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Deciphering Metabolic Features to Target Neuroblastoma Using Machine Learning

R Wang1,2,3*, Y Zhang1,4, P Pachnis4, H Vu4, K Wang1,3, R Deberardinis4, J Wang1,3, (1) Department of Radiation Oncology, University of Texas Southwestern Medical Center, Dallas, TX. (2) School of Artificial Intelligence, Xidian University, Xi'an, People's Republic of China. (3) Medical Artificial Intelligence and Automation (MAIA) Lab, University of Texas Southwestern Medical Center, Dallas, TX. (4) Children's Research Institute, University of Texas Southwestern Medical Center, Dallas, TX.


(Wednesday, 7/15/2020) 3:30 PM - 4:30 PM [Eastern Time (GMT-4)]

Room: Track 2

Purpose: is the most common extracranial solid tumor in children with highly variable clinical behavior and outcome. The oncogene MYCN amplification is associated with younger age at diagnosis, aggressive disease course and worse survival. This study aims to: 1) develop a machine-learning-based pipeline which can comprehensively analyze metabolites to accurately predict the MYCN amplification status for risk stratification; and 2) decipher key metabolites for MYCN status prediction through developing a multi-classifier grouped ranking approach.

Methods: metabolomic dataset used in this study included 33 neuroblastoma cell lines. Targeted metabolomics identified 161 metabolites based on mass-over-charge ratio and retention time. The area under the mass spectrometry peaks normalized by protein quantification was used as a surrogate for relative abundance for each of metabolites. Among these cell lines, 22 had amplified status and 11 were non-amplified. The proposed pipeline for MYCN status prediction mainly consists of four key steps: SMOTE-based augmentation, recursive feature elimination based feature selection, training and testing. To decipher the key metabolites for MYCN status prediction, a multi-classifier grouped ranking (MCGR) approach was proposed, which consists of three phases: 1) joint feature selection; 2) performance quantification using multiple classifiers, including support vector machines (SVM), kernel extreme learning machine (kELM), and deep perceptron network (DNN); and 3) grouped ranking.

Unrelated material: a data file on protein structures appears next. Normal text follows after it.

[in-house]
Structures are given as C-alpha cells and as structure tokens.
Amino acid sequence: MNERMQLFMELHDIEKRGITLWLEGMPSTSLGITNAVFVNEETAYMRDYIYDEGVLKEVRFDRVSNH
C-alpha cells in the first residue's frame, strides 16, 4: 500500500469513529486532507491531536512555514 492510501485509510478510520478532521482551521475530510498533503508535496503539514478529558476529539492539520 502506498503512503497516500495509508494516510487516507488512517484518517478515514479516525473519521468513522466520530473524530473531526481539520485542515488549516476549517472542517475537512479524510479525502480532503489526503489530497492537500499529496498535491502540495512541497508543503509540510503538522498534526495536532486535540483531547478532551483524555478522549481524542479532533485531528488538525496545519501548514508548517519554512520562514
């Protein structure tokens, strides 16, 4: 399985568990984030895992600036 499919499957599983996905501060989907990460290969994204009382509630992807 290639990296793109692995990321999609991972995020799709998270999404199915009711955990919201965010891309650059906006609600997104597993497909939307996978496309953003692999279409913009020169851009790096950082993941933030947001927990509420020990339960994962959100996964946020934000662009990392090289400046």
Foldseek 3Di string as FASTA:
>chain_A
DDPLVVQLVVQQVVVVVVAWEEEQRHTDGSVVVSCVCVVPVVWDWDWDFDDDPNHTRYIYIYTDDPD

Results: obtained the best prediction results among three classifiers based on three-fold cross-validation, achieving the highest AUC of 0.89. The proposed MCGR approach identified twelve key metabolites that were most predictive for MYCN amplification status in neuroblastoma cell lines.

Conclusion: MCGR approach was developed as an unbiased, effective way to analyze metabolomics data, with potential to accelerate scientific discovery and enable clinical application of metabolomics.


Feature Extraction, Feature Selection


TH- Dataset Analysis/Biomathematics: Machine learning techniques

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